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Agriculture & Reforestation

Phase I: Land Results

The first phase of the project started in November 2015 with an on-site team meeting and was officially launched in January 2016. This phase, which will be finalized in January 2017, encompassed the conceptual design, the launch of a baseline and documented scientific reports about the area and the start of implementation on the pilot site. Barangay Udalo is one of the most pristine areas of the Philippines, remarkable for the presence of a relatively large indigenous population and the lack of road infrastructure.

As of November 2016, the road project to connect the whole island of Mindoro with Barangay Udalo as the sole missing link was put on hold in order to study various options to divert it to a non-coastal alternative preserving the unique habitat of many species, in particular a 1km long turtle-nesting beach. This step towards an environmentally conscious solution was obtained as a combined effort from local communities, the Local Government Unit (LGU) and Ecotone Resilience (ER).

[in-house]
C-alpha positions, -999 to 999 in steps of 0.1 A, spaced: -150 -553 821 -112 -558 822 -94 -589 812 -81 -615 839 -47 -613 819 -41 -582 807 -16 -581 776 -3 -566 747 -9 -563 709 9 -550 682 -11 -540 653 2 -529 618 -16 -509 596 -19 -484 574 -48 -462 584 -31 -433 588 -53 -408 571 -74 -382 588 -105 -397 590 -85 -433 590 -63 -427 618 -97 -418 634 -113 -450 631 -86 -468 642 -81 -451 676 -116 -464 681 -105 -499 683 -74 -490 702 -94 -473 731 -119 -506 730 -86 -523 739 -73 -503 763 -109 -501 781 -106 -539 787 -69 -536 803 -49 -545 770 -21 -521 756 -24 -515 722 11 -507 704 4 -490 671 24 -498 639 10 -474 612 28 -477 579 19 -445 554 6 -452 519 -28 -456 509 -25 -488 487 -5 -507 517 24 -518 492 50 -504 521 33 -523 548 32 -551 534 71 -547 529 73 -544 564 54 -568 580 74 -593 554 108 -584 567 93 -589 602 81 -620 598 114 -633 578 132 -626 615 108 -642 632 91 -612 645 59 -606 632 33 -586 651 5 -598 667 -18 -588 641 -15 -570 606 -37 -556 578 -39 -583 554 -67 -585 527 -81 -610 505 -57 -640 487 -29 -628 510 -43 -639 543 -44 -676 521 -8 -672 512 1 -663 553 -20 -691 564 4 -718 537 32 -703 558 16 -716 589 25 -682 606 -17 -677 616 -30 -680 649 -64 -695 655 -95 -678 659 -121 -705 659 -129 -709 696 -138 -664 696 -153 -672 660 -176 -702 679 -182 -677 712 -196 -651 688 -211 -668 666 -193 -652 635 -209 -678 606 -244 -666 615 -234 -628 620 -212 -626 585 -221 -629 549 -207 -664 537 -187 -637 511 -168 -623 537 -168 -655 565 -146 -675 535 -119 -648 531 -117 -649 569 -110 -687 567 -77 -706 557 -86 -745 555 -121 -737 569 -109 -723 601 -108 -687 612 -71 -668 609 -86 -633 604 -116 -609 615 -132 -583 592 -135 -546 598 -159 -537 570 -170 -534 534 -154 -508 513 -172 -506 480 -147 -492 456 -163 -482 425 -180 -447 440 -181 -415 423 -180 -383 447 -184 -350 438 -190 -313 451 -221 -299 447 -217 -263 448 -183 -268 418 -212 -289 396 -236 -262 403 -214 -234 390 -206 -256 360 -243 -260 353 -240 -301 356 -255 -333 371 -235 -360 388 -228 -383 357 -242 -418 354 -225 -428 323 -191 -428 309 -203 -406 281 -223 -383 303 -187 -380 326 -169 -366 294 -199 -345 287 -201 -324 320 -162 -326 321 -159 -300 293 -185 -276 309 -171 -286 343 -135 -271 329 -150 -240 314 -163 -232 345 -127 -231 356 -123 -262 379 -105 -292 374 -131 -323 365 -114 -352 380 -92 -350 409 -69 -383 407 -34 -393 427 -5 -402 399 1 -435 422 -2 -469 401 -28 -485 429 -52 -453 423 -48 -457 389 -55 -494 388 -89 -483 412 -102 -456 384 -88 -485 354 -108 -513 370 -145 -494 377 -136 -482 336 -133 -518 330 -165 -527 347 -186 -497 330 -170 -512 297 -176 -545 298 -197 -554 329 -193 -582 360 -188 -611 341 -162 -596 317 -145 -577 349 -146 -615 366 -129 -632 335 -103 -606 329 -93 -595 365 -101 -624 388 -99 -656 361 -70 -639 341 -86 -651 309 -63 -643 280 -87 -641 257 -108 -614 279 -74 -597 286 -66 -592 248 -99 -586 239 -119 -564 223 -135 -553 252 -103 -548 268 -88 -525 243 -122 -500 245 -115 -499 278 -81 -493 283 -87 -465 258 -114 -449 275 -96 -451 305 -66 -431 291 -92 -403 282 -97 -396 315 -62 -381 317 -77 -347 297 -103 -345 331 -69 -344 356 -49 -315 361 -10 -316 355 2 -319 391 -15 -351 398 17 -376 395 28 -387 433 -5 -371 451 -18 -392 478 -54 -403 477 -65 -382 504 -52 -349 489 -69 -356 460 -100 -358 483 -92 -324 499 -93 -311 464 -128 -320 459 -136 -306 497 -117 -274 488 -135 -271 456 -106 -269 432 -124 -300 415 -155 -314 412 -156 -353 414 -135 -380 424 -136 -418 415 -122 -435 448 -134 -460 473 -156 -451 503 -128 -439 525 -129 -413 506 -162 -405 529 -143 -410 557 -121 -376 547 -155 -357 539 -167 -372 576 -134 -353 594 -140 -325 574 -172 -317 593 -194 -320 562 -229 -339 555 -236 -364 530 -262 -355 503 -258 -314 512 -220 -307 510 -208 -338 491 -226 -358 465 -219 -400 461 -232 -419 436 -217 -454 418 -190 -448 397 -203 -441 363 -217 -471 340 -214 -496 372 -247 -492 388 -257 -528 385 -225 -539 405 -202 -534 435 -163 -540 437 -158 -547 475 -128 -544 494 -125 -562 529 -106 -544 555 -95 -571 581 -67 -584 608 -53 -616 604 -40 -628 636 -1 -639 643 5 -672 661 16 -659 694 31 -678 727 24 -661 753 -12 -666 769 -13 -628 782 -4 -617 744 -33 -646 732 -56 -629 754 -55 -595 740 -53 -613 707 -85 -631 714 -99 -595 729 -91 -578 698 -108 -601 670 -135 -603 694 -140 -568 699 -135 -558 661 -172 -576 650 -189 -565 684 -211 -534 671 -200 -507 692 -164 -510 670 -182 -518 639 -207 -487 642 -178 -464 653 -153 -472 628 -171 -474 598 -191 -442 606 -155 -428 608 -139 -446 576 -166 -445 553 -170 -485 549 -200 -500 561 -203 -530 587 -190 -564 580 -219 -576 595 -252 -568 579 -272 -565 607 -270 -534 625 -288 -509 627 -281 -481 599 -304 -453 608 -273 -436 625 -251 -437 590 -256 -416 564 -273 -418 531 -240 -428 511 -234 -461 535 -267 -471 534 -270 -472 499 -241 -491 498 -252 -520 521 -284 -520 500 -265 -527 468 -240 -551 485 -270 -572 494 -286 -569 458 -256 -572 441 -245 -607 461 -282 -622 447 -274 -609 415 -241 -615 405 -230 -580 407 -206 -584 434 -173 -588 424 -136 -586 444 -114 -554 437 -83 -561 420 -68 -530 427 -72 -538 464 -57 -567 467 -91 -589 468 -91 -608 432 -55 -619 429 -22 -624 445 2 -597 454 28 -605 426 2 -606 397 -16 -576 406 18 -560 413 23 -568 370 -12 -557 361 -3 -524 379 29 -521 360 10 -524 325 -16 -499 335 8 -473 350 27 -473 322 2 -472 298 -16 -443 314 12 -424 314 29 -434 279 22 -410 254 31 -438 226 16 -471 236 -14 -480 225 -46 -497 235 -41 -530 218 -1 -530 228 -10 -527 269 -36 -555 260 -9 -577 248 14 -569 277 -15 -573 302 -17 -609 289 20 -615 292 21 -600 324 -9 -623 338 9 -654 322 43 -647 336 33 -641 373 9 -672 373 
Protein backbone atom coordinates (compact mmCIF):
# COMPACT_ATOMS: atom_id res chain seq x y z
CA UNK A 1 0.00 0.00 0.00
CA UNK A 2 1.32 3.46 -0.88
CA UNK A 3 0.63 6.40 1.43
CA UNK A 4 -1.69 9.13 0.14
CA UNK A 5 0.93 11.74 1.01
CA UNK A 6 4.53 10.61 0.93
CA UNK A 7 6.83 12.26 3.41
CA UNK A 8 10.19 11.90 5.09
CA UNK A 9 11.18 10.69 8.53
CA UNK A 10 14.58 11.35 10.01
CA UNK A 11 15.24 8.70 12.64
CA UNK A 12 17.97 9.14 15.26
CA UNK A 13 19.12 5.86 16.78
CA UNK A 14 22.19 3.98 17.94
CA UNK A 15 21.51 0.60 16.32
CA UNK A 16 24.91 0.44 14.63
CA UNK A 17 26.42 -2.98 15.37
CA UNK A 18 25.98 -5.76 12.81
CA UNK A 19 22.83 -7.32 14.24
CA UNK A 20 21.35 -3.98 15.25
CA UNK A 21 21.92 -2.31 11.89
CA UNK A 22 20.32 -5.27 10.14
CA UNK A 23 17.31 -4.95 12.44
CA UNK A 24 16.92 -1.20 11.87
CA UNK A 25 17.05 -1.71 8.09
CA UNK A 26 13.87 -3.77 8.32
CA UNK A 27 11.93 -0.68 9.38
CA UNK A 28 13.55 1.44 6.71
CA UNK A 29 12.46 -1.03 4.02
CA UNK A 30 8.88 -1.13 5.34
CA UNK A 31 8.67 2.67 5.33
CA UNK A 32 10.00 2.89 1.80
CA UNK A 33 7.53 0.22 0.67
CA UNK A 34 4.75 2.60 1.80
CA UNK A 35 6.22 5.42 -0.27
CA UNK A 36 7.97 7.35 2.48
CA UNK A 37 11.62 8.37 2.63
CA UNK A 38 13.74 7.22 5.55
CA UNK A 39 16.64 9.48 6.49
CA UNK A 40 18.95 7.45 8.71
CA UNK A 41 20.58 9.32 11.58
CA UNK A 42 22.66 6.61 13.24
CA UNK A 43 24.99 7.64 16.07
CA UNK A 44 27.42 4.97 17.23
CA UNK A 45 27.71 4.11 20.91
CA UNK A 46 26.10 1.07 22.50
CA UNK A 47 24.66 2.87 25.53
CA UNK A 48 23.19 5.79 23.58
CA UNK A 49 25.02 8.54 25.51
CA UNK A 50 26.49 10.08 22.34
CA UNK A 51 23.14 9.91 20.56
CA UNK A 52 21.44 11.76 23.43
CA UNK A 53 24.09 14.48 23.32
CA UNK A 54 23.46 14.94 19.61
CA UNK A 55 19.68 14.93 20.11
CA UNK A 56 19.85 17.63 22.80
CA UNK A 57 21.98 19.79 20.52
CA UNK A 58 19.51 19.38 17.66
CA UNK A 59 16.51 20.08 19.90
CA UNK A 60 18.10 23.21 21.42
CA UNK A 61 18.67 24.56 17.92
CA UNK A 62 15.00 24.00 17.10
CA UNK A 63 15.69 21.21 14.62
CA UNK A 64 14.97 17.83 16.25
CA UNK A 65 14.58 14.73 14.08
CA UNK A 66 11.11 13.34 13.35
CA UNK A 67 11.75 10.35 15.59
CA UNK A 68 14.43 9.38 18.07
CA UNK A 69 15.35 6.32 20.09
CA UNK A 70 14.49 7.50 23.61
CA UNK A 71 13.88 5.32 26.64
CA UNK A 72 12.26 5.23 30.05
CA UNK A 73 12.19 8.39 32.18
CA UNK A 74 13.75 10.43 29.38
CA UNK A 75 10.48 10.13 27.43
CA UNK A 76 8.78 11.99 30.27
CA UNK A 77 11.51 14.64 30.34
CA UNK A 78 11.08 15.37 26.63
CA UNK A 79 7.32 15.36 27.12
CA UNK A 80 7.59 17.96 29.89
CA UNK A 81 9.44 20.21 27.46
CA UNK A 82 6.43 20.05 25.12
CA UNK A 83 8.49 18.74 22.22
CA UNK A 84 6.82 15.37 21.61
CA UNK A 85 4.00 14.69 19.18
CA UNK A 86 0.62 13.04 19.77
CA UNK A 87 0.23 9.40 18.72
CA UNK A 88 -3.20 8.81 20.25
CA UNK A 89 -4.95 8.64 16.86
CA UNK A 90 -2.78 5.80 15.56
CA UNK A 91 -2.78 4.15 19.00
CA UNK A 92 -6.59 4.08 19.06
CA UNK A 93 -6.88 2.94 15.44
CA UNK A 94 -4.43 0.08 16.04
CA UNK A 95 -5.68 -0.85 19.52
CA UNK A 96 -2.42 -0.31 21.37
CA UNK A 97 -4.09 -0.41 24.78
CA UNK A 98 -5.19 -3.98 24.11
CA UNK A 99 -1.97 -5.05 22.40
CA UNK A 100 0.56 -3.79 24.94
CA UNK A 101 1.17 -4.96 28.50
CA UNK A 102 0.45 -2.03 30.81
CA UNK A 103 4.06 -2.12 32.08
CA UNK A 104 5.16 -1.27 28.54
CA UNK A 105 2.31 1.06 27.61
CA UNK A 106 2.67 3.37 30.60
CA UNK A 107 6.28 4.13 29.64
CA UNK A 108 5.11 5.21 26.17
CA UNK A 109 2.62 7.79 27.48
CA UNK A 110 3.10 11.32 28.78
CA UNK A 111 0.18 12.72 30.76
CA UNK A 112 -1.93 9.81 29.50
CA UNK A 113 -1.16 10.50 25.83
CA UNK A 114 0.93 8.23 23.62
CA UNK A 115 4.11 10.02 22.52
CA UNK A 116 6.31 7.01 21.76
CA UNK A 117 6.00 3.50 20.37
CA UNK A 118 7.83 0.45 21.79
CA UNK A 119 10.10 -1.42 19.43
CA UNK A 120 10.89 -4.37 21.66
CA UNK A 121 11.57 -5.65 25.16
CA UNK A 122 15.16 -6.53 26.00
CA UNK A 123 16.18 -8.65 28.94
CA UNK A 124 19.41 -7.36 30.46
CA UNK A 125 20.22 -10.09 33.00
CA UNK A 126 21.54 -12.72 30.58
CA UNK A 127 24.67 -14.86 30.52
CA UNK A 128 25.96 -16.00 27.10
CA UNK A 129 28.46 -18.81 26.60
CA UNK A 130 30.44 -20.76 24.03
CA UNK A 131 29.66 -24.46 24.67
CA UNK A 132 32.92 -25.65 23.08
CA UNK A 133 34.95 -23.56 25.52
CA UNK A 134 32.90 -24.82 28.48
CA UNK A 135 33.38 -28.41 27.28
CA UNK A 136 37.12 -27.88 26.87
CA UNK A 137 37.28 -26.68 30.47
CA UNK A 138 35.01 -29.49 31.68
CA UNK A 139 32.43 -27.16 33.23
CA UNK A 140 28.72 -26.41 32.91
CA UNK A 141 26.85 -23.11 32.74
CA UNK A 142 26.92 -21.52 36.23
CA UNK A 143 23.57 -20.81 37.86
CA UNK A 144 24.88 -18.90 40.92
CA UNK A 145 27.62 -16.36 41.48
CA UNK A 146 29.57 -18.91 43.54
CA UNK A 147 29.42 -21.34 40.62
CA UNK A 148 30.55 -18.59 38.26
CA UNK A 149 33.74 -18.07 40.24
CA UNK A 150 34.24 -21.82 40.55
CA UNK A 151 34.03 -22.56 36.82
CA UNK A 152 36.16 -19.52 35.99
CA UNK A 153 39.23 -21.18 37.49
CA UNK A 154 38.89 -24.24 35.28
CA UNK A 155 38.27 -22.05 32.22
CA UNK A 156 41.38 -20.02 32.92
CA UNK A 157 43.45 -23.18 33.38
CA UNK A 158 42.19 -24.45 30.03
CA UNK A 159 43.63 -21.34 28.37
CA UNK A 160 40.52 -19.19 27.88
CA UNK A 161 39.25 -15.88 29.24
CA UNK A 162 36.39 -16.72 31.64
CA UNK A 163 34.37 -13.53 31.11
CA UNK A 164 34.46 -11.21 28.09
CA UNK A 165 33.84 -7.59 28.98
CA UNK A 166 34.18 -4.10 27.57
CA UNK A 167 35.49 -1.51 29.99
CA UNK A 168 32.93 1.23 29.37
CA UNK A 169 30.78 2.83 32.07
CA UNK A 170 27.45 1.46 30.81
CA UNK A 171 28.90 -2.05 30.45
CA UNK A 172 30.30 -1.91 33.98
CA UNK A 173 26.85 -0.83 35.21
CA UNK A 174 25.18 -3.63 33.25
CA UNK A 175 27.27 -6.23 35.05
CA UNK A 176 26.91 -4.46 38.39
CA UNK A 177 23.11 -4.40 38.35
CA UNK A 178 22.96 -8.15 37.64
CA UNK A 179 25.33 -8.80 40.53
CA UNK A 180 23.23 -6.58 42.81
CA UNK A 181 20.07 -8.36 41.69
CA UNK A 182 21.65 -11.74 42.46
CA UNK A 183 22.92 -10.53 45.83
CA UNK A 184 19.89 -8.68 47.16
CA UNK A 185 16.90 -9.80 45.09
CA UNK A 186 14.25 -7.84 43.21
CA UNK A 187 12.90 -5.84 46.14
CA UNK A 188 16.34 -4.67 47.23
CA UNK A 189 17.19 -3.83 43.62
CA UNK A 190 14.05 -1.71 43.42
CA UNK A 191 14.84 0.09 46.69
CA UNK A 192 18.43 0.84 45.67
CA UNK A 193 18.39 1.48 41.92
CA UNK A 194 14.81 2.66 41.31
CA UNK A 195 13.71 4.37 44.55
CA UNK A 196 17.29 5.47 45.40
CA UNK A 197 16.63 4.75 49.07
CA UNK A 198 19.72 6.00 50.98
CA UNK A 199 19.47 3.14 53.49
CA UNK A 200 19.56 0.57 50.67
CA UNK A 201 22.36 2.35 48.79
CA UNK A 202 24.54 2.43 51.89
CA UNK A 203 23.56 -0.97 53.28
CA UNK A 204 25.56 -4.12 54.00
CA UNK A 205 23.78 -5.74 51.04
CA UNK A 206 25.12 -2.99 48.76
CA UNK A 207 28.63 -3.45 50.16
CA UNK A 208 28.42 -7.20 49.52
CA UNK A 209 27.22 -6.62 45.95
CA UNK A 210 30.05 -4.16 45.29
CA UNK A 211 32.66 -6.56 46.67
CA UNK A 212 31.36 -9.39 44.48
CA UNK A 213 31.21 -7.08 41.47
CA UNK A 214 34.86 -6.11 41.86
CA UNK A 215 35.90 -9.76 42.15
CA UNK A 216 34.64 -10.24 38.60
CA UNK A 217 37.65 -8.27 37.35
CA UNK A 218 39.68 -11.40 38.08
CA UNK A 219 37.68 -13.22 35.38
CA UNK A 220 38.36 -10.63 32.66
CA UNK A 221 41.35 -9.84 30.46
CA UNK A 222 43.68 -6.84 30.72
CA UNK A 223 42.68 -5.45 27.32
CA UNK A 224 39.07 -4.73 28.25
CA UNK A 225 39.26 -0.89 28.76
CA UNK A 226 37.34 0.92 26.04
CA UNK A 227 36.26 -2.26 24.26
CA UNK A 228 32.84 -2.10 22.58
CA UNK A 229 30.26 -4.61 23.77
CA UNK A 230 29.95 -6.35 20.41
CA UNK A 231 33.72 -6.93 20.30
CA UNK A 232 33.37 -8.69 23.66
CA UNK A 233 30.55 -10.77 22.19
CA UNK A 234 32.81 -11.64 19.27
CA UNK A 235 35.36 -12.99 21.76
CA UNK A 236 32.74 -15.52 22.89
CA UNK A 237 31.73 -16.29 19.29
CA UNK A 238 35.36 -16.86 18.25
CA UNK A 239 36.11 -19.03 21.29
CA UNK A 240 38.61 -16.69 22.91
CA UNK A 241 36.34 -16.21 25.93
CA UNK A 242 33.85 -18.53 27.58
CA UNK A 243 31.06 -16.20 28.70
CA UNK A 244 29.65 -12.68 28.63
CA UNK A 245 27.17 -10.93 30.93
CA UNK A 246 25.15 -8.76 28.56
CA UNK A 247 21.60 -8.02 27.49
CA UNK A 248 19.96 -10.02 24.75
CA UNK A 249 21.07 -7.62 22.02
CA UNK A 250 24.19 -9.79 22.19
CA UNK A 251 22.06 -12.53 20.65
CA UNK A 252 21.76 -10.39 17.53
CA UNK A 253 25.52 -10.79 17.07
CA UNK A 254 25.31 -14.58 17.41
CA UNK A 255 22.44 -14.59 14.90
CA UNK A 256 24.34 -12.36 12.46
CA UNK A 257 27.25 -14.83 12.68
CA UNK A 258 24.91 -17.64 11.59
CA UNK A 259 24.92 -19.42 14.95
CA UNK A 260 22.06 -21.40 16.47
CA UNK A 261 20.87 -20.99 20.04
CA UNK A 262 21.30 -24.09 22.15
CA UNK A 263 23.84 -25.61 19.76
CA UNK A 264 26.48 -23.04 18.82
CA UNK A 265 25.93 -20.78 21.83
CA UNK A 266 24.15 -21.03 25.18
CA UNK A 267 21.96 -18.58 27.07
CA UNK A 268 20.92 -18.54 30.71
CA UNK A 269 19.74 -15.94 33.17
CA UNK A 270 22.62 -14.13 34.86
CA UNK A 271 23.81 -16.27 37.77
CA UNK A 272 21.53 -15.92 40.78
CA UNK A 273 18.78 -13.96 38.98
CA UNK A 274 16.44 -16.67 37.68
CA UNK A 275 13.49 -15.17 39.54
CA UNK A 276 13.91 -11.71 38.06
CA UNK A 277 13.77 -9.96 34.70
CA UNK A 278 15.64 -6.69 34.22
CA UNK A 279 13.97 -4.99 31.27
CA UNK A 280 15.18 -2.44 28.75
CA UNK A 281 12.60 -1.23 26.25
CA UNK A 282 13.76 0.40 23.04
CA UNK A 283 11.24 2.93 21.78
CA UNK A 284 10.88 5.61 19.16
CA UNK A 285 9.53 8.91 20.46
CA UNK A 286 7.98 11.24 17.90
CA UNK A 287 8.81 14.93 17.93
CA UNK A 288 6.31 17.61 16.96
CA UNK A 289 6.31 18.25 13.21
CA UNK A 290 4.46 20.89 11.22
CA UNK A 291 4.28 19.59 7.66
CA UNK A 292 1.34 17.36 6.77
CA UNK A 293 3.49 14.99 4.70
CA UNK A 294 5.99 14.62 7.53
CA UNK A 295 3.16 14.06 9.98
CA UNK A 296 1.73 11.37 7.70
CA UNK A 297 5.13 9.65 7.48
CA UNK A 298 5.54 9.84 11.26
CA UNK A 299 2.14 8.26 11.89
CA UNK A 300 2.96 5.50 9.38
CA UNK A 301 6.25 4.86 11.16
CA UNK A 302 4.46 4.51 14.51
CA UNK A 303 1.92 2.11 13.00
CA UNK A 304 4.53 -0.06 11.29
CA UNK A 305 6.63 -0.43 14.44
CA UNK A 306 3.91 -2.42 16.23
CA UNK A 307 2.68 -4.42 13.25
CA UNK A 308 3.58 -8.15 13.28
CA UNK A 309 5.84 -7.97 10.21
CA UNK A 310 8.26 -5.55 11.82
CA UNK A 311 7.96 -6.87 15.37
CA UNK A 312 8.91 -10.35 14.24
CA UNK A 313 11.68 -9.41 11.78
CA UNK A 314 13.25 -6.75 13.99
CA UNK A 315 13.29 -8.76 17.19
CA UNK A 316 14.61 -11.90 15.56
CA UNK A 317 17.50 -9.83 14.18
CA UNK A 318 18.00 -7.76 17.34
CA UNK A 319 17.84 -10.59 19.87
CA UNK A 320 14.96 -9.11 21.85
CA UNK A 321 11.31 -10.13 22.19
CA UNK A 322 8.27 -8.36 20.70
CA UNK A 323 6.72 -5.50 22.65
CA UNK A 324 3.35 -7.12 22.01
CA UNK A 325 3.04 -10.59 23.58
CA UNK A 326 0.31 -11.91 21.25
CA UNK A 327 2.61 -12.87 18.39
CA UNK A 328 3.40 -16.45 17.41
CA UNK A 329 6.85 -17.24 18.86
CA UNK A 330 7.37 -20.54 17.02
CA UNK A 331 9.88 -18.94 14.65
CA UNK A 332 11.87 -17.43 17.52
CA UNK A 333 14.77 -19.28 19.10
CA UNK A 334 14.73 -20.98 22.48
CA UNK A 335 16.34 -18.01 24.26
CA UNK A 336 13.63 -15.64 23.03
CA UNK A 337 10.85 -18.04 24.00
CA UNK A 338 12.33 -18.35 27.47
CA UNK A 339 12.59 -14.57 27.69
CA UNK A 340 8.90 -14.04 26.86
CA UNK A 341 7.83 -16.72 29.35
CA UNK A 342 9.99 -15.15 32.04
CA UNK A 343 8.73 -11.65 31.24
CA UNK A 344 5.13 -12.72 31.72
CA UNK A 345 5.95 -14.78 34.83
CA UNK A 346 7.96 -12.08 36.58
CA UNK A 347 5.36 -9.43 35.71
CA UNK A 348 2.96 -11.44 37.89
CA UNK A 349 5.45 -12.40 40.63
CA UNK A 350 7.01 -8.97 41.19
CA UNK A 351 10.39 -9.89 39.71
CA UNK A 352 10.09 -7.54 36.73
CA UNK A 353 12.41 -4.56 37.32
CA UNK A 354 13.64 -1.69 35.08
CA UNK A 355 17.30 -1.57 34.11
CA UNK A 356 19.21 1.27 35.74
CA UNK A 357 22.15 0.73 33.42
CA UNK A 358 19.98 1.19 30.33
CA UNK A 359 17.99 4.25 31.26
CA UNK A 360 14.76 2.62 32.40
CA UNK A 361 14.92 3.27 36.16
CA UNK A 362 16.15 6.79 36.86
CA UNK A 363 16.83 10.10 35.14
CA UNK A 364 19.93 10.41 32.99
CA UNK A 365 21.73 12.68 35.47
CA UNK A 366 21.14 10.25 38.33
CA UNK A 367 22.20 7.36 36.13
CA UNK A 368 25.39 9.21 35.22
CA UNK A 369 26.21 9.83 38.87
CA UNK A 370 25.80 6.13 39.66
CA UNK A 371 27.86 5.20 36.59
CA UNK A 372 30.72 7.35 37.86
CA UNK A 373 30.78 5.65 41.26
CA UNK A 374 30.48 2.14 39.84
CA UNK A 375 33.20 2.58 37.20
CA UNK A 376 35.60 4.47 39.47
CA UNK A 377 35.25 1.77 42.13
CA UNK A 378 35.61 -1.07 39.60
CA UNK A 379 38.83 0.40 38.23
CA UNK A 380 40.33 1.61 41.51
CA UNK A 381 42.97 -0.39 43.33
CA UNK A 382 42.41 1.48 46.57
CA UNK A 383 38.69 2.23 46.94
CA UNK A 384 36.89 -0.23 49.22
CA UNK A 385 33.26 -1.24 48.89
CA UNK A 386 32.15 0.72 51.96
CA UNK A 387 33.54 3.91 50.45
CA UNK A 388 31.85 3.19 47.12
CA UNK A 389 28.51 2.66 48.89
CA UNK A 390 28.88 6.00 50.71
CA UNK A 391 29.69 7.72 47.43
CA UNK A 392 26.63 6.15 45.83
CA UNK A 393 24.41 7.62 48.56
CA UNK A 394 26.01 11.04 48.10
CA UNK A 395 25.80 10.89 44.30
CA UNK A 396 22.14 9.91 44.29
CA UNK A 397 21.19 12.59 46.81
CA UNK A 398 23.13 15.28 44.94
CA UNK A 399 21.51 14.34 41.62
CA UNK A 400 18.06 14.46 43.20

Our team, led by Elsa and Fidel carried out agriculture surveys with local farmers, which resulted in identifying local agroforestry products with an estimate of local production.

ER partnered with Masipag, a major Filipino farming organization, which provides technical assistance around sustainable and organic practices. This led a number of farmers to organize themselves locally and several pilot experiments have been conducted on new organic rice seeds (provided by Masipag) with mixed results. This is nevertheless providing new opportunities and a direct access to a powerful local network that had totally overlooked the area.

In order to complement these experiments, ER approached international fair trade companies to consult them about possible market links.

Finally, Jonathan, a top-level scientist, conducted a study about the long-term impact of traditional burning agriculture technique on the soil, also known as kaingin.

Phase II: Land Goals

New initiatives to be launched are:

  • Biocoal using vegetal waste: coal made locally is very destructive as it uses cut trees and contributes to a rampant deforestation.
  • Reforestation: ER plans to fund an ambitious reforestation program through an international company. Replanting local trees is a crucial initiative to limit erosion and preserve biodiversity.

Other initiatives that will be launched :

  • Solar energy: a number of villages have no electricity or irregular feed. ER will partner with a solar provider to electrify a pilot site chosen among indigenous villages.
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